Main dish

King Ranch Chicken Casserole

2 1/2- to 3-pounds whole chicken, cut up, or preferred chicken parts

1 bay leaf

12 soft corn tortillas, torn in quarters

1 large onion, chopped

1 large green bell pepper, diced

3 tablespoons butter

1 (10 3/4-ounce) can condensed cream of mushroom soup, undiluted

1 (10 3/4-ounce) can condensed cream of chicken soup, undiluted

1 (10-ounce) can tomatoes with green chilies, undrained

1 to 2 cups grated cheddar or jack cheese or mixture

Place chicken in a large pot and cover with water. Add bay leaf. Bring to a boil, then reduce heat to a simmer and cook until chicken is tender, about 45 minutes. Bone and skin chicken , cutting meat into bite-size pieces. Reserve cooking liquid.

Coat a 9- by 13-inch baking dish with vegetable oil spray. Place a layer of torn tortillas in bottom of dish. Place 1/3 of the chicken pieces on top. Lightly sauté the onion and bell pepper in the butter, just until onion becomes transparent. Spread about 1/3 over the layer of chicken . Combine undiluted soups, tomatoes with chiles and 1 cup of the cooking broth. Pour 1/3 over the casserole. Top with a layer of cheese. Repeat layers of tortillas, chicken, onion and pepper mixture and soup until all ingredients are used. Top with remaining cheese. Bake at 350 degrees for 40 to 50 minutes, or until bubbly hot. Serves 8 to 10.

Shortcut: Instead of stewing your own chicken, skin and debone a rotisserie chicken or use leftover turkey (you should have about 2 1/2 cups).

Variations: Kick up the seasoning by adding chili powder or taco seasoning to the soup mixture. Add sliced jalapeños or roasted green chiles if you like a spicier casserole. Add a drained can of corn and/or pinto or black beans to the onion and pepper mixture. Add garnishes to taste, such as salsa, sour cream, jalapeños, sliced black olives, tortilla chips, diced avocado.

Per serving: 524 calories (53 percent from fat), 31 g fat (11.4 g saturated, 11 g monounsaturated), 93 mg cholesterol, 33.3 g protein, 29 g carbohydrate, 5.2 g fiber, 1412 mg sodium.

Source: Updated by Linda Cicero from Cook’s Corner archives.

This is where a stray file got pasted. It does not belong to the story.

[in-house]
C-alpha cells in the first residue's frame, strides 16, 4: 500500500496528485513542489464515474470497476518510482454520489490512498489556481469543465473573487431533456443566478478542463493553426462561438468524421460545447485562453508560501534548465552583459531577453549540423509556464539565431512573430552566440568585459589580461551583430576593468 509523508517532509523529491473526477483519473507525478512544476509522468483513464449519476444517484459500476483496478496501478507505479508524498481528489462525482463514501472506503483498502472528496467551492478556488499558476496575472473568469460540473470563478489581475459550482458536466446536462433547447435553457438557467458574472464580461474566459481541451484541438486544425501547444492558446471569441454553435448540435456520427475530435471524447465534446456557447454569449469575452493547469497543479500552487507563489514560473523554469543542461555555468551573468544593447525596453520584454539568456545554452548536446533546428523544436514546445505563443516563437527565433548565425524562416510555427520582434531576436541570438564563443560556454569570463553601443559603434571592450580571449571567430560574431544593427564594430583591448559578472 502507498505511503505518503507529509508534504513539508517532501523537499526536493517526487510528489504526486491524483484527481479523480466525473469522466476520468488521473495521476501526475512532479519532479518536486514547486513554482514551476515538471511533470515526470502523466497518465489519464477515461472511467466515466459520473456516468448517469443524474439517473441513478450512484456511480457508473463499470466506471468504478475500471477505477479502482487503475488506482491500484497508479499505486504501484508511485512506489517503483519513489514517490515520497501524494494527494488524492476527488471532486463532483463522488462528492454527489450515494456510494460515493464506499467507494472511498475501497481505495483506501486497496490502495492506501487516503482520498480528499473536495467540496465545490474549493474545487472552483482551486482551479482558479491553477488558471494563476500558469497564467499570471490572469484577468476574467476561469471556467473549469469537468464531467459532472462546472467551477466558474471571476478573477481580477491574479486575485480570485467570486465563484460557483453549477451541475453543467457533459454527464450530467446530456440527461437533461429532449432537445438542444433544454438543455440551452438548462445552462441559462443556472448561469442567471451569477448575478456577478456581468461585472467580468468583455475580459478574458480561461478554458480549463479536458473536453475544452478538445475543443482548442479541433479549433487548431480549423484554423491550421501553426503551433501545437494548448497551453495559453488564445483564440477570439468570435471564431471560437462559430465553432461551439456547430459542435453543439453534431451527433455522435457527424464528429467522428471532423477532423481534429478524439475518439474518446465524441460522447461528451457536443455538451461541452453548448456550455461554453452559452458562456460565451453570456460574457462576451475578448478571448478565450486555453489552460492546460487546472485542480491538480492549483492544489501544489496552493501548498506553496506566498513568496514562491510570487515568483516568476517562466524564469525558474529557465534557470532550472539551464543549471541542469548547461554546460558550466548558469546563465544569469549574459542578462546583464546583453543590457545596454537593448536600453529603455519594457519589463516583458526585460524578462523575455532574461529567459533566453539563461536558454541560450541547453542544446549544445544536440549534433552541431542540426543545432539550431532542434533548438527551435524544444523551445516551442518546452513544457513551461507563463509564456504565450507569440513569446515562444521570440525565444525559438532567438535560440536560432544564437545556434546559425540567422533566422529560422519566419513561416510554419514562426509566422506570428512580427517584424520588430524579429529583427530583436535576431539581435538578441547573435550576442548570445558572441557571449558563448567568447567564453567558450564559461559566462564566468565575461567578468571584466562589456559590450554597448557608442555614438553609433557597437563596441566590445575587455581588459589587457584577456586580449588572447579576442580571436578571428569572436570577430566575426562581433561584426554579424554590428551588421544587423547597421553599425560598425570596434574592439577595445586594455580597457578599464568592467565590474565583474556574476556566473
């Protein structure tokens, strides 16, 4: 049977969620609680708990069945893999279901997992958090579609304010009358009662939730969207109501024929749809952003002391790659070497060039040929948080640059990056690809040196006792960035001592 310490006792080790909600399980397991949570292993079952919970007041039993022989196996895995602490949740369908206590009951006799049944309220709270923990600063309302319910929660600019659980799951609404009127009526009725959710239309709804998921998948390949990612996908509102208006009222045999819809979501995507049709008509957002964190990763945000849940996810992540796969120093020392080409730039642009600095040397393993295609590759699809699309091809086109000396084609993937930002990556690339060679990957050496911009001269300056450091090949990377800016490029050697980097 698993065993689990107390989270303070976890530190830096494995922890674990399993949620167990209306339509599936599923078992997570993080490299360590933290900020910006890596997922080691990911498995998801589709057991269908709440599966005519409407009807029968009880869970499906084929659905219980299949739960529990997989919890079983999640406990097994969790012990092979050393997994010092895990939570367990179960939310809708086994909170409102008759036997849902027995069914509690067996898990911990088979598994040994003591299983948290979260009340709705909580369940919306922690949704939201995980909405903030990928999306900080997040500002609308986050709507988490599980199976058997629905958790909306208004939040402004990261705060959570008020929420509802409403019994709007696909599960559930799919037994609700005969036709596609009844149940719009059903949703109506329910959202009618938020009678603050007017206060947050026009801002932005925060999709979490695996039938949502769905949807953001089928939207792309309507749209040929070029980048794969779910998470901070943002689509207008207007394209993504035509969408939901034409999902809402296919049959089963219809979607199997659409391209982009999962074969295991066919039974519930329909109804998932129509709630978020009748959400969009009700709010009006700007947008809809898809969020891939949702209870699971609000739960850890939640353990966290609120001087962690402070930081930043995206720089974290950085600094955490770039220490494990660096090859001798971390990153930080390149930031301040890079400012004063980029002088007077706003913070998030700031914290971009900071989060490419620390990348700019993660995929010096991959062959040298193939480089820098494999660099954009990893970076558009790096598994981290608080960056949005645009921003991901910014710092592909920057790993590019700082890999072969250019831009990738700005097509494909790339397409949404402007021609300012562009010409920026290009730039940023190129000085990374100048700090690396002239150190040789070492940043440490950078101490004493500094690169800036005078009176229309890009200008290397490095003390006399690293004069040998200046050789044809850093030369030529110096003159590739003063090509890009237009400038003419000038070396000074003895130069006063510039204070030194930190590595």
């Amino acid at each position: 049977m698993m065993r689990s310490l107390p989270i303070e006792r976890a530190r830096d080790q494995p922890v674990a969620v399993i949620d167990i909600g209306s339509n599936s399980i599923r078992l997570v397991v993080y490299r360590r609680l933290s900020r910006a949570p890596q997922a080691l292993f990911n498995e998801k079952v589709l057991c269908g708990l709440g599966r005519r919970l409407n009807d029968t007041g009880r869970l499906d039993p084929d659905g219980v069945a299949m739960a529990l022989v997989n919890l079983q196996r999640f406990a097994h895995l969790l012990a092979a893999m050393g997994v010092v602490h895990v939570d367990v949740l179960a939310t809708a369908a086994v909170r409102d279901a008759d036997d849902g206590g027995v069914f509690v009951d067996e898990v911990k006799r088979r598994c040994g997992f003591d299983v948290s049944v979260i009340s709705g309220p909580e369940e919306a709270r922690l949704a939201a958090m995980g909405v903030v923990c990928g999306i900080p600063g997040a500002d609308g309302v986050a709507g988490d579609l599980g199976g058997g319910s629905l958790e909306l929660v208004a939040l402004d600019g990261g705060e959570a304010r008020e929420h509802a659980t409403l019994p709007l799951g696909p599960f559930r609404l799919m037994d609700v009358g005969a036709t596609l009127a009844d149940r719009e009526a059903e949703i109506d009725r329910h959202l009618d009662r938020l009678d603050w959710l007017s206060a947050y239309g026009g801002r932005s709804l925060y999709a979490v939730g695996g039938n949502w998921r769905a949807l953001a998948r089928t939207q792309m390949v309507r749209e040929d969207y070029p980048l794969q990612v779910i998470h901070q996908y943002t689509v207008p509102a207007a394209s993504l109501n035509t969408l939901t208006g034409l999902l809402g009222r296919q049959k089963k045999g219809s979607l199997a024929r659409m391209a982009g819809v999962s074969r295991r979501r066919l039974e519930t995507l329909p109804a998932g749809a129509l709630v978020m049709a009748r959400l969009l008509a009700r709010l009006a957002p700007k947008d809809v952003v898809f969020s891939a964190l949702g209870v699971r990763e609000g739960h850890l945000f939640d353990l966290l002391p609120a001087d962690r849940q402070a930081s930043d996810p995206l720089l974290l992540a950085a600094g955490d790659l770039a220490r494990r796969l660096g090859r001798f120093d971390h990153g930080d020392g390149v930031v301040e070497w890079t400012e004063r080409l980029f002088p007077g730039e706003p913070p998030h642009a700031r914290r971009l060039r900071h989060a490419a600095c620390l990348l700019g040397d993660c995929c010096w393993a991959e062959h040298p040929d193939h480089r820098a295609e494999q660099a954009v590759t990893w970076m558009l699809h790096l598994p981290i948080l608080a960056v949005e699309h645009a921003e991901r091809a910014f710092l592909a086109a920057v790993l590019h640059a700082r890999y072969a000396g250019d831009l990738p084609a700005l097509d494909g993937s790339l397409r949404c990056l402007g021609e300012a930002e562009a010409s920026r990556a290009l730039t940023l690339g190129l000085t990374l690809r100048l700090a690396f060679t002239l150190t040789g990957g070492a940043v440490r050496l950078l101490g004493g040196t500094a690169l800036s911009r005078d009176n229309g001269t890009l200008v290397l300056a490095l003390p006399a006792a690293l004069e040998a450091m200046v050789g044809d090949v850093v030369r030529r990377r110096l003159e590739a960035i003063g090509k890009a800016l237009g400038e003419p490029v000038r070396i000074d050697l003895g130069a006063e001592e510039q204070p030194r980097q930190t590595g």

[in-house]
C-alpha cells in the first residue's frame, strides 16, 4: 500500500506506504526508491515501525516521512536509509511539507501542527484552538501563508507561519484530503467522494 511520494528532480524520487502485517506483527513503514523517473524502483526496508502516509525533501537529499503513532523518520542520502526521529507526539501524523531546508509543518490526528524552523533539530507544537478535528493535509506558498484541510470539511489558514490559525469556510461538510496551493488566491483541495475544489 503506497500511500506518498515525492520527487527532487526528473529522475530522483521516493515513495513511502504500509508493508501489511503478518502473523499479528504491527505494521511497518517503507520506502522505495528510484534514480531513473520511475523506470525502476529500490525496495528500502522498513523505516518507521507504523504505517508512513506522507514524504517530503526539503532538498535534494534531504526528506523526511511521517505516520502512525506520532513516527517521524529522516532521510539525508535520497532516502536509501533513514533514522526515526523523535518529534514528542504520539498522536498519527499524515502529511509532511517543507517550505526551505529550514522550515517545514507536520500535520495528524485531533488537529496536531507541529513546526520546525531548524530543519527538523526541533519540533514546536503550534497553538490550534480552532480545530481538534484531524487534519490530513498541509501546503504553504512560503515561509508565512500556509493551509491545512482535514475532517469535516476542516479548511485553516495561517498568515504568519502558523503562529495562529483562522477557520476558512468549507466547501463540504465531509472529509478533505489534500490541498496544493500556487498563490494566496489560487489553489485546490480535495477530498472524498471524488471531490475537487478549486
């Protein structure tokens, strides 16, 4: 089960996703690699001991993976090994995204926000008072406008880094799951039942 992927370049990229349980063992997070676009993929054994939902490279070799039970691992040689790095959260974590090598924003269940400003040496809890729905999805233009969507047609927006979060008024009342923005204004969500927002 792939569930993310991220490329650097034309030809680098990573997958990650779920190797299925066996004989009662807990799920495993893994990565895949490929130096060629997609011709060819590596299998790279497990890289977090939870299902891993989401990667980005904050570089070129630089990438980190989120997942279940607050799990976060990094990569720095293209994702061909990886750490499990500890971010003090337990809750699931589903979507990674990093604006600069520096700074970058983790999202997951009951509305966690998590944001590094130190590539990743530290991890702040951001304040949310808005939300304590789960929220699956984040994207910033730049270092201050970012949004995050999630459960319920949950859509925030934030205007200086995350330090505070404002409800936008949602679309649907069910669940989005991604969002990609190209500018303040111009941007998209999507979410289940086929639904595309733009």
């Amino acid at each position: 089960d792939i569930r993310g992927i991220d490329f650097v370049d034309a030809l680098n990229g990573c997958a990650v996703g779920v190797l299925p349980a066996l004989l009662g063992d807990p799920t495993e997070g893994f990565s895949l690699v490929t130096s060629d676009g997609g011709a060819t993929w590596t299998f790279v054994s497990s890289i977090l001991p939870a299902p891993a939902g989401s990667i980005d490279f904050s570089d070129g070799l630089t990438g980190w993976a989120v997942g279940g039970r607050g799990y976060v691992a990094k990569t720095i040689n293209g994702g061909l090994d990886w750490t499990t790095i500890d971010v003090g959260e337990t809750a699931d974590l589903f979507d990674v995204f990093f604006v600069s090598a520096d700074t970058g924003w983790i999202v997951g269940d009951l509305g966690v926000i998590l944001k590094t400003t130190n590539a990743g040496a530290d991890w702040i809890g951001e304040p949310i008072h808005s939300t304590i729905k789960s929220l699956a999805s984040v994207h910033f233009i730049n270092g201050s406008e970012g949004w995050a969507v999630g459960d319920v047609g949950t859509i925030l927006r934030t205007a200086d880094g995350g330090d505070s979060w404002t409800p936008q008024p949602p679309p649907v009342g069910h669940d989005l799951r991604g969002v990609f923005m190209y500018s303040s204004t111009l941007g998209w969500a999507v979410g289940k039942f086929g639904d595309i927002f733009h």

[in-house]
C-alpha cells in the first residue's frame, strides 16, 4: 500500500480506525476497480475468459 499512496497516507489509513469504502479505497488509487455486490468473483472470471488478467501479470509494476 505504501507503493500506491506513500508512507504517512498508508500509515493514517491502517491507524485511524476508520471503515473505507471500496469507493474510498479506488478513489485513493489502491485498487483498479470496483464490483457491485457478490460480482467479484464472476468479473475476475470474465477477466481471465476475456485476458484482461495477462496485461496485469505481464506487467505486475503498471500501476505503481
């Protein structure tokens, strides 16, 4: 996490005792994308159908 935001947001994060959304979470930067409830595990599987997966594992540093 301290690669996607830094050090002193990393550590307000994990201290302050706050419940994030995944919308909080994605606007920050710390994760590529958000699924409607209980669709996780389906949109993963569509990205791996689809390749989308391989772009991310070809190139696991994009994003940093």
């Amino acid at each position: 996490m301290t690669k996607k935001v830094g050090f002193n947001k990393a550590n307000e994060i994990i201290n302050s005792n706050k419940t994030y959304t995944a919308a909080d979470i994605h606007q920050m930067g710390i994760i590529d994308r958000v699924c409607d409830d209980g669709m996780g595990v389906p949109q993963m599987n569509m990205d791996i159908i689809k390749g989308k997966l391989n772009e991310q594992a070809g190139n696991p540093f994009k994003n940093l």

Red Russian Salad Dressing

1/2 cup vegetable oil

1/2 cup ketchup

1/3 cup cider vinegar

1/4 cup sugar

1/2 teaspoon onion powder

1/2 teaspoon paprika

Salt and pepper to taste

Measure ingredients into a blender or food processor and whirl until well incorporated. Adjust salt, pepper and vinegar to taste. Makes about 1 1/2 cups. Keep refrigerated.

Per tablespoon: 56 calories (74 percent from fat), 4.5 g fat (0.6 g saturated, 1.3 g monounsaturated), 0 mg cholesterol, 0 g protein, 3.5 g carbohydrate, 0 g fiber, 45 mg sodium.

Source: Linda Cicero for Cook’s Corner.


To-Die-For Pecan Bars

1 (16.5-oz.) packet refrigerated snickerdoodle cookie dough (the flat sheet, not the roll)

1/2 cup heavy cream

1 1/2 cups brown sugar

1/2 cup butter

1 1/2 teaspoons vanilla

1 1/2 cups confectioner sugar

1/2 cup pecan halves

Heat oven to 350 degrees. Place the cookie dough, in the single block just as it is packaged, into an 8-by-8-inch baking dish. Bake for 25 to 30 minutes or until the edges are slightly brown and a toothpick inserted in the center comes out clean. Set aside.

In a medium saucepan, stir together the cream and brown sugar. Cut the butter into 6 cubes and add to the cream mixture. Place the pan over medium heat and bring to a boil. Boil for 2 1/2 minutes.

Take the pan off the burner and allow to cool for 5 minutes. Gradually stir in the vanilla and confectioners’ sugar and until the mixture is smooth. Add the pecans and stir well. Pour the pecan topping over the cooled cookie. Place in refrigerator to set — it will take about 1 hour. Cut into bars and serve. Makes 16.

Per serving: 316 calories (47 percent from fat), 16.7 g fat (7 g saturated, 6.9 g monounsaturated), 29 mg cholesterol, 1.7 g protein, 41 g carbohydrate, 0.6 g fiber, 138 mg sodium.

Source: Adapted by Linda Cicero for Cook’s Corner from “One Dirty Bowl” by Christina Dymock (Cedar Fort Publishing).